To put things into context, India haven’t always enjoyed batting first, especially since the 2016 T20 World Cup. In fact, they’ve lost 17 out of the 41 times they’ve tried to defend a score. Of the 24 times they’ve won, two came in the Super Over. Nevertheless, it isn’t a record to be proud of.

Incidentally, India’s struggles batting first, which were highlighted when the West Indies blew them out of the water at Mumbai in 2016, have been exemplified since the start of 2020, despite Kohli saying that India wanted to embrace a more fearless approach.

They’ve batted first 14 times in this phase and have won 8 matches. Again, something that doesn’t seem too alarming but is enough to cause a concern when considering those eight victories include two Super Over triumphs.

The record of their personnel, though, is quite remarkable. Not just because of the reputations they carry but also because of the collective mediocrity that has accompanied them since the start of 2020.

Kohli – long considered the greatest T20I batter to grace the game, strikes at 123.49 when batting first in all T20 cricket in that period. Rishabh Pant, too, only strikes at 123.89 when these parameters are used.

India's batters have poor records when batting first
India’s batters have poor records when batting first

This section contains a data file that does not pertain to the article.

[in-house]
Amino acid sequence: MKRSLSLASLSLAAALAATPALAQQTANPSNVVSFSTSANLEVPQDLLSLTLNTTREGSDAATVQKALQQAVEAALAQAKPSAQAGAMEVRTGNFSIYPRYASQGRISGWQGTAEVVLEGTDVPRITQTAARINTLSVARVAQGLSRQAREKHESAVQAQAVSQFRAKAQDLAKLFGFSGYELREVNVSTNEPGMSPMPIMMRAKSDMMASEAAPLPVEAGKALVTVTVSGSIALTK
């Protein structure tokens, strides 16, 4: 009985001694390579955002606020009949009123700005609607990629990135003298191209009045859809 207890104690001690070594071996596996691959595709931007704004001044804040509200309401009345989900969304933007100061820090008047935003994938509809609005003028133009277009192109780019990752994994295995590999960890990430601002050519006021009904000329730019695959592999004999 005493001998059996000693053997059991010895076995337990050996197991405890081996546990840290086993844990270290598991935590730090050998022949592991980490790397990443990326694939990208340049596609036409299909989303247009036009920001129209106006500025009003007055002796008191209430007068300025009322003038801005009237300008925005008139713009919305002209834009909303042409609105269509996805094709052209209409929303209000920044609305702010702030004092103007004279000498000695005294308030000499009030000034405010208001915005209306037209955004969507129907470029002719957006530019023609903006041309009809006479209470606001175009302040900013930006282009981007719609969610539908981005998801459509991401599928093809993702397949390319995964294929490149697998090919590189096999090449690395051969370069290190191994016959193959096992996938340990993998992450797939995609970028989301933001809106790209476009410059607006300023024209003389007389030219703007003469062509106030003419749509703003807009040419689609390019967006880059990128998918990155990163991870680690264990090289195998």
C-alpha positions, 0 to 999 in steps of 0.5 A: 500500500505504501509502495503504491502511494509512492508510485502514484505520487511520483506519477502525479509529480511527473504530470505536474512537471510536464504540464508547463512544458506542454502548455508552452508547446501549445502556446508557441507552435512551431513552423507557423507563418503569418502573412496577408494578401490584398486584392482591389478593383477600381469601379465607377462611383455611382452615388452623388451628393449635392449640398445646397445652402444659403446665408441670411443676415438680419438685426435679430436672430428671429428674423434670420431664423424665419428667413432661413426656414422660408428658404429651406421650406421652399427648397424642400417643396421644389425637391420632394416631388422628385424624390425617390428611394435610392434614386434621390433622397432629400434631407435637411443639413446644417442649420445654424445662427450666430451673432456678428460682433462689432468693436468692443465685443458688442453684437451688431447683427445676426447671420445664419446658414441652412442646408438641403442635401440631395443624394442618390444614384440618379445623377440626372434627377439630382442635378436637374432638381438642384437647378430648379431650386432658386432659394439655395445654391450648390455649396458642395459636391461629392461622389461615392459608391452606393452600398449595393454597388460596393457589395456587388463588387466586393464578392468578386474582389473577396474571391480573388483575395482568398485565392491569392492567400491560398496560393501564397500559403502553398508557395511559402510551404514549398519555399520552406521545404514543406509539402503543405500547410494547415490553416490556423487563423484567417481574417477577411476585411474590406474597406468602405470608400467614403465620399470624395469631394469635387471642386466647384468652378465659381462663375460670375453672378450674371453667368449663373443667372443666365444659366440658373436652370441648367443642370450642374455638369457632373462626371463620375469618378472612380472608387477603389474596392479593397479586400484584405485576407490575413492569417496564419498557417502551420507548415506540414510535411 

KL Rahul, meanwhile, scores at a middling strike rate of 131.68 – a strike rate that drops to 124.13 when talking solely about T20Is. Ishan Kishan, who was drafted into the side to provide impetus, scores at 123.43 runs per 100 balls when batting first. In T20Is, that number spirals to 90.32.

The only anomalies in India’s top order are Ravindra Jadeja, Rohit and Suryakumar Yadav. Suryakumar, if reports and tweets are to be believed, was carrying an injury before the game against New Zealand.

Had he been involved, one feels his strike rate of 151.75 might’ve helped. The fact that he scores at a tick under 167 in T20Is wouldn’t have hampered India’s case either.

Rohit, on the other hand, wasn’t deemed good enough to open. Rohit, by the way, strikes at 135.83 (in all T20s) and 144.65 (in T20Is) when batting first since the start of 2020.

So it becomes pretty clear that India’s fortunes in the first innings were reliant on Rohit. But, for some reason, an ill-timed demotion meant that even he was pushed out of his comfort zone.

Remember, just a few months ago, Kohli had said that him and Rohit would open the batting in T20Is. None of them opened against New Zealand and there doesn’t seem to be a lot to suggest that that might change against Afghanistan as well.

Apart from how the personnel have fared, there also seems to be a fundamental problem with India’s philosophy. To an extent, it resembles how the Chennai Super Kings struggled in 2020 – an edition where they stacked their line-up with players who prioritized calculation over creativity.

At the time, it became painfully evident that the number of anchors is inversely proportional to the success a team enjoys. CSK’s 2021 IPL crown after a change in tack and India’s lackadaisical showing at the T20 World Cup has only driven that point home.